Sunday, July 25, 2010

The Story

The Bible is just like its author in that there has never been a more controversial and influential book written in the history of mankind. Even within Christianity there are a lot of dissenting views concerning many things about the Bible. One leading reason that many people struggle with reading, studying, and seeing the Bible's prime place in their lives is because they fail to see it written with its original intent. So many have fractured the Scriptures so badly that they see it as simply a book of stories, examples, and rules.

Contrary to what many Christians have concluded, the Bible does not tell two stories - the story of Israel in the Old Testament and the story of the church in the New Testament. No, the Bible tells one story and points to one figure. It tells the story of how God rescues a broken world and points to Christ who accomplishes this rescue. God reveals himself through types, promises, and prophecies in the Old Testament while in the New Testament He comes down to His creation and joins humanity in the person of Jesus Christ. He is the fulfillment of every type, every promise, and every prophecy. The Old Testament prefigures and directs us to God’s rescuer, the New Testament presents God’s rescuer. Therefore, the whole Bible (both the Old and New Testament) is all about God’s rescue plan of redemption, and God's rescuer – Jesus Christ.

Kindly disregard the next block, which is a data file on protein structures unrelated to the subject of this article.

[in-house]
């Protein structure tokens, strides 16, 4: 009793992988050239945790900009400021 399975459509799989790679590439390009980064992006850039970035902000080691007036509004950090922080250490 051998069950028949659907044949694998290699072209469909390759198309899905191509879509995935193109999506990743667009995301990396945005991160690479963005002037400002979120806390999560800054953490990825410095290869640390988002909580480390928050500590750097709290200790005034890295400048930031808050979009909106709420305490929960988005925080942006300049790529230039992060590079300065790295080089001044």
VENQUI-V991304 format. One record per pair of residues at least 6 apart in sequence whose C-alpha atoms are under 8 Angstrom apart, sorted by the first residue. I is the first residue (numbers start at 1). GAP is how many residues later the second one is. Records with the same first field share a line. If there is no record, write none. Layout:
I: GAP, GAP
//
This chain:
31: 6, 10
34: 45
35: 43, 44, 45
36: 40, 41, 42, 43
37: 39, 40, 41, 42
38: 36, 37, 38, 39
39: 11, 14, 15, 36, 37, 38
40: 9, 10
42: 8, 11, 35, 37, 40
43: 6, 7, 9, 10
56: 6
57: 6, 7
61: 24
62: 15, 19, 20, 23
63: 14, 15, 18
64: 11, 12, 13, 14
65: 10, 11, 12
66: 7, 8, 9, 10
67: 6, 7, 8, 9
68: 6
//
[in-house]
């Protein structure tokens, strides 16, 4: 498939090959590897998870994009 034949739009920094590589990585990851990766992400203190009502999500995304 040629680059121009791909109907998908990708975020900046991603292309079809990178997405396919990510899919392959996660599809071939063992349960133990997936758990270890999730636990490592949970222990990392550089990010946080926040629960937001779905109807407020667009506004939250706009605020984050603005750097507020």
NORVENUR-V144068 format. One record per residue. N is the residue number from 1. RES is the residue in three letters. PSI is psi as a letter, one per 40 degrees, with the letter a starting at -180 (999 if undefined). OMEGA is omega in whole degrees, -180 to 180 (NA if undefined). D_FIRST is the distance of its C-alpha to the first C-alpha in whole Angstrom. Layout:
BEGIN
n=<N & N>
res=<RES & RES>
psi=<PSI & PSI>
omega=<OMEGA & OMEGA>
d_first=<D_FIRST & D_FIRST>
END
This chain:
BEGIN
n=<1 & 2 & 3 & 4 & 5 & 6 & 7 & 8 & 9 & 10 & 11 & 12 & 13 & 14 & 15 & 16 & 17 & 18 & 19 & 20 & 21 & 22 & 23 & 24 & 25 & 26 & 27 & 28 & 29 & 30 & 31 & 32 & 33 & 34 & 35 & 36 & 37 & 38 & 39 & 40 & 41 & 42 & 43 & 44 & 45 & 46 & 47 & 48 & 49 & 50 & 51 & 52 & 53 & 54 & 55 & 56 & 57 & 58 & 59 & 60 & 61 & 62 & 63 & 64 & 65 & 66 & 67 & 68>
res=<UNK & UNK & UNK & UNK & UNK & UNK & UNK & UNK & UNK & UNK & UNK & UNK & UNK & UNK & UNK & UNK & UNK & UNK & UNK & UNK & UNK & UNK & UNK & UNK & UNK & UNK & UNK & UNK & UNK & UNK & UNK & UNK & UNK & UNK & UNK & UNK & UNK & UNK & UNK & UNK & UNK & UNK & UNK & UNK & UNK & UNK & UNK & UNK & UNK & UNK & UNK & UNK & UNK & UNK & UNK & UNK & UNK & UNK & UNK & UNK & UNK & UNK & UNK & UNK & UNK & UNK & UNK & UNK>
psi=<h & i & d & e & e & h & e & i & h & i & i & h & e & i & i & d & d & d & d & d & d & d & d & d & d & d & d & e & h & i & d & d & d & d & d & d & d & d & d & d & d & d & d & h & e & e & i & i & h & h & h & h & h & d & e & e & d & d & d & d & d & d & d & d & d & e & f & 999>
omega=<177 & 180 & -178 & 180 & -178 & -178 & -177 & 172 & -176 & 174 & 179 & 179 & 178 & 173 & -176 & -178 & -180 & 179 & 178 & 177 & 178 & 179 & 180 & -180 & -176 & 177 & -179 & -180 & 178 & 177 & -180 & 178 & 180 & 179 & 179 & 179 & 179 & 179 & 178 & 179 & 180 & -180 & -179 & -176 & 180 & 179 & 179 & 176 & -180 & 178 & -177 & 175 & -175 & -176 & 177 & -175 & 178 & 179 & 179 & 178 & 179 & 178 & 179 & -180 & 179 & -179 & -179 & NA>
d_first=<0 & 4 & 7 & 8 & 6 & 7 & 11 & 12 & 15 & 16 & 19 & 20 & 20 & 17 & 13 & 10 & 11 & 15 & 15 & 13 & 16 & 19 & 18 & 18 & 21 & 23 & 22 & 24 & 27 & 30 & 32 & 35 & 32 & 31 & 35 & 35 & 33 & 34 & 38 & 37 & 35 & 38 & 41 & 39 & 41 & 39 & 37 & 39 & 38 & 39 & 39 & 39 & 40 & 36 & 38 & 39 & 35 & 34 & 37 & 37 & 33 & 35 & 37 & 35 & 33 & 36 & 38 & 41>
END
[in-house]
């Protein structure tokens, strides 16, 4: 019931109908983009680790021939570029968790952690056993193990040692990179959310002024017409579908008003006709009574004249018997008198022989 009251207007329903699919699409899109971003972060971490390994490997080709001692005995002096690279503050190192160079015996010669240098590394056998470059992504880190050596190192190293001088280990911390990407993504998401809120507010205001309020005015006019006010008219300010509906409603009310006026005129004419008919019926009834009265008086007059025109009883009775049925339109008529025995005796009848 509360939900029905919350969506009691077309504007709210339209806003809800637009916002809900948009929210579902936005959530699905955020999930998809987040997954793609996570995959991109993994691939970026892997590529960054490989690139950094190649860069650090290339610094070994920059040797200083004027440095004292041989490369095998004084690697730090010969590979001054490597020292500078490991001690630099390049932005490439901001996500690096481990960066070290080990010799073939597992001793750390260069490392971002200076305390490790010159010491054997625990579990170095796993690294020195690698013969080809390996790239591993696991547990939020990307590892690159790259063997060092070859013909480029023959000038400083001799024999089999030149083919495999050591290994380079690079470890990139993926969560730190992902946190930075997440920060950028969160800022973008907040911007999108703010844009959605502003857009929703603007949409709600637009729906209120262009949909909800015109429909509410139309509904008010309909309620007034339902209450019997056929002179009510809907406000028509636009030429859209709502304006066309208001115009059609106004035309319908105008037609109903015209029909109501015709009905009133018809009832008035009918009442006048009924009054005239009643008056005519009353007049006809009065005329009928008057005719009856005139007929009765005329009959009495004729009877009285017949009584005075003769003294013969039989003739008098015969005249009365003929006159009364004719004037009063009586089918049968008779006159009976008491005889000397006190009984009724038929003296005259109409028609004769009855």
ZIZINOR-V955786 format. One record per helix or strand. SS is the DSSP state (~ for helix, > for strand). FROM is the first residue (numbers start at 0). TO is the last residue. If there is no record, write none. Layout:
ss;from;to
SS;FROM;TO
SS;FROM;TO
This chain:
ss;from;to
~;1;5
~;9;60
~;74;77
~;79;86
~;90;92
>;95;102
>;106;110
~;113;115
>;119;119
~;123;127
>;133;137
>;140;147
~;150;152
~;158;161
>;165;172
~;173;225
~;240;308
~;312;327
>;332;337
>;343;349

Even though it's a children's Bible, The Jesus Storybook Bible is one of the best resources available to help both children and adults see the singular, Jesus-centered storyline of the Bible. Sally Lloyd-Jones appropriately places (in an excellent way) the Bible in its proper context as the launching point of unpacking it.
She writes –

God wrote, "I love you" – he wrote it in the sky, and on the earth, and under the sea. He wrote his message everywhere! Because God created everything in his world to reflect him like a mirror – to show us what he is like. To help us know him, to make our hearts sing.

The way a kitten chases her tail. The way red poppies grow wild. The way a dolphin swims.

And God put it into words, too, and wrote it in a book called "the Bible."

Now some people think the Bible is a book of rules, telling you what you should and shouldn’t do. The Bible certainly does have rules in it. They show you how life works best [or how it works at all]. But the Bible isn’t mainly about you and what you should be doing. It's about God and what he has done.